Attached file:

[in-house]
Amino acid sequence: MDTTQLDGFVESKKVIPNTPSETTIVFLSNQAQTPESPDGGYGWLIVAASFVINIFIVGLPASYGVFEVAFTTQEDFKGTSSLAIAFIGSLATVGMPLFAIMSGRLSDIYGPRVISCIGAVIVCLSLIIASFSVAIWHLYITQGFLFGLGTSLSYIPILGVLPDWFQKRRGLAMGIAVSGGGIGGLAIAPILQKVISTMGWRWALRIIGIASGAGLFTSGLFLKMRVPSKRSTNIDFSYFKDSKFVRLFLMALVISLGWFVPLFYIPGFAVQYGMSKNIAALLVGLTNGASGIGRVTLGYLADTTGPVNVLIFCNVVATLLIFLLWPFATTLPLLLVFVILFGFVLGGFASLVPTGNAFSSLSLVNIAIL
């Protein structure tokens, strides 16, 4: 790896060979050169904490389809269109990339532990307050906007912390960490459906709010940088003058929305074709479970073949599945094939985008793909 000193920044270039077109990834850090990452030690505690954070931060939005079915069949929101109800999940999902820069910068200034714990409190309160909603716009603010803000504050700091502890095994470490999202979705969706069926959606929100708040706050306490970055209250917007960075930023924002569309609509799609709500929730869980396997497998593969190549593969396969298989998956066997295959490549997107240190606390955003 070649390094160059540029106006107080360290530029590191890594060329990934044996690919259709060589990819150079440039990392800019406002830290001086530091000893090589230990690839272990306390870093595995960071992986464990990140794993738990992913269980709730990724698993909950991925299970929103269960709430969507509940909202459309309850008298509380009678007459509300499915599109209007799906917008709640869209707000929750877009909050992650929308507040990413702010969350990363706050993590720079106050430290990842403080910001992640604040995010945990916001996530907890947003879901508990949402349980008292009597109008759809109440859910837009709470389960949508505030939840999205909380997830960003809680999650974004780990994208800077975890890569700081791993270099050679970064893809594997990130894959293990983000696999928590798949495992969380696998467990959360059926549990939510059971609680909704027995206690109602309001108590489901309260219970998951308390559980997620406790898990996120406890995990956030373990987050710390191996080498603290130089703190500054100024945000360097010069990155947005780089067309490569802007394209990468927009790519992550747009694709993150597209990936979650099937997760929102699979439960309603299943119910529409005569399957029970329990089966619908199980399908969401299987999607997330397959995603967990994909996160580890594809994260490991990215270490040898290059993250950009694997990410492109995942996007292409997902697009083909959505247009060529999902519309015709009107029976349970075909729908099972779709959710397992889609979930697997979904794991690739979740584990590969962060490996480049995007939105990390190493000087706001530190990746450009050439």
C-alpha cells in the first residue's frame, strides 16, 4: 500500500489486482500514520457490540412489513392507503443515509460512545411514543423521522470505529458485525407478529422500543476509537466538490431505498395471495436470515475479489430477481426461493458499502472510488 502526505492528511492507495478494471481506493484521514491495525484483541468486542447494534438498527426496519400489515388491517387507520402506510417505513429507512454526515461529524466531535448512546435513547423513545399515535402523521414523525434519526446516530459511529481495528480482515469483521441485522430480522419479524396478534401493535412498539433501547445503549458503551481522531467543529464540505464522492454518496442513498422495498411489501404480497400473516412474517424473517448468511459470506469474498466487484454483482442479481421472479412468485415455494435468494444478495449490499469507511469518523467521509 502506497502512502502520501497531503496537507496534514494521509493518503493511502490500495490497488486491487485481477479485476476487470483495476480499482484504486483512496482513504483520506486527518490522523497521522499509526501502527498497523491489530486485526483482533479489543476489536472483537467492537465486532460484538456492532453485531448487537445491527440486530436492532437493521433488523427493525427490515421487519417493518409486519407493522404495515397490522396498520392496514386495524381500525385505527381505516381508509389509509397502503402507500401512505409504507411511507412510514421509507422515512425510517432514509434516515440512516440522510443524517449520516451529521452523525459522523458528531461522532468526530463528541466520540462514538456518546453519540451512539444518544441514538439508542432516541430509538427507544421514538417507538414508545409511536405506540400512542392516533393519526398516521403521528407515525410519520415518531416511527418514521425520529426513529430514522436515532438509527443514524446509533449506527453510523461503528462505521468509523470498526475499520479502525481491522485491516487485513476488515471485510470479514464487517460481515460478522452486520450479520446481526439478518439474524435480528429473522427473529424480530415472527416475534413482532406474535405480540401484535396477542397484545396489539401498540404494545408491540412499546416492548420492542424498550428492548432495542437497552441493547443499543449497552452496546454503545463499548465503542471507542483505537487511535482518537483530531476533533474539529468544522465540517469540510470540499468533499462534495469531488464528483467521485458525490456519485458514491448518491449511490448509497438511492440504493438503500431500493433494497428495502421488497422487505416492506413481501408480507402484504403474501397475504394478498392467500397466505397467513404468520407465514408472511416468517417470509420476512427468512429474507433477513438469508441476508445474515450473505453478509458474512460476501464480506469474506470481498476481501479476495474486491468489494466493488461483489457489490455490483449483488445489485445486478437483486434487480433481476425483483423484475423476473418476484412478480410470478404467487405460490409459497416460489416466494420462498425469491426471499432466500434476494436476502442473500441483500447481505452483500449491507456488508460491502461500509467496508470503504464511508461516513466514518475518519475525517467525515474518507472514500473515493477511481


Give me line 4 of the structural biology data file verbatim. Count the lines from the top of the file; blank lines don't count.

C-alpha cells in the first residue's frame, strides 16, 4: 500500500489486482500514520457490540412489513392507503443515509460512545411514543423521522470505529458485525407478529422500543476509537466538490431505498395471495436470515475479489430477481426461493458499502472510488 502526505492528511492507495478494471481506493484521514491495525484483541468486542447494534438498527426496519400489515388491517387507520402506510417505513429507512454526515461529524466531535448512546435513547423513545399515535402523521414523525434519526446516530459511529481495528480482515469483521441485522430480522419479524396478534401493535412498539433501547445503549458503551481522531467543529464540505464522492454518496442513498422495498411489501404480497400473516412474517424473517448468511459470506469474498466487484454483482442479481421472479412468485415455494435468494444478495449490499469507511469518523467521509 502506497502512502502520501497531503496537507496534514494521509493518503493511502490500495490497488486491487485481477479485476476487470483495476480499482484504486483512496482513504483520506486527518490522523497521522499509526501502527498497523491489530486485526483482533479489543476489536472483537467492537465486532460484538456492532453485531448487537445491527440486530436492532437493521433488523427493525427490515421487519417493518409486519407493522404495515397490522396498520392496514386495524381500525385505527381505516381508509389509509397502503402507500401512505409504507411511507412510514421509507422515512425510517432514509434516515440512516440522510443524517449520516451529521452523525459522523458528531461522532468526530463528541466520540462514538456518546453519540451512539444518544441514538439508542432516541430509538427507544421514538417507538414508545409511536405506540400512542392516533393519526398516521403521528407515525410519520415518531416511527418514521425520529426513529430514522436515532438509527443514524446509533449506527453510523461503528462505521468509523470498526475499520479502525481491522485491516487485513476488515471485510470479514464487517460481515460478522452486520450479520446481526439478518439474524435480528429473522427473529424480530415472527416475534413482532406474535405480540401484535396477542397484545396489539401498540404494545408491540412499546416492548420492542424498550428492548432495542437497552441493547443499543449497552452496546454503545463499548465503542471507542483505537487511535482518537483530531476533533474539529468544522465540517469540510470540499468533499462534495469531488464528483467521485458525490456519485458514491448518491449511490448509497438511492440504493438503500431500493433494497428495502421488497422487505416492506413481501408480507402484504403474501397475504394478498392467500397466505397467513404468520407465514408472511416468517417470509420476512427468512429474507433477513438469508441476508445474515450473505453478509458474512460476501464480506469474506470481498476481501479476495474486491468489494466493488461483489457489490455490483449483488445489485445486478437483486434487480433481476425483483423484475423476473418476484412478480410470478404467487405460490409459497416460489416466494420462498425469491426471499432466500434476494436476502442473500441483500447481505452483500449491507456488508460491502461500509467496508470503504464511508461516513466514518475518519475525517467525515474518507472514500473515493477511481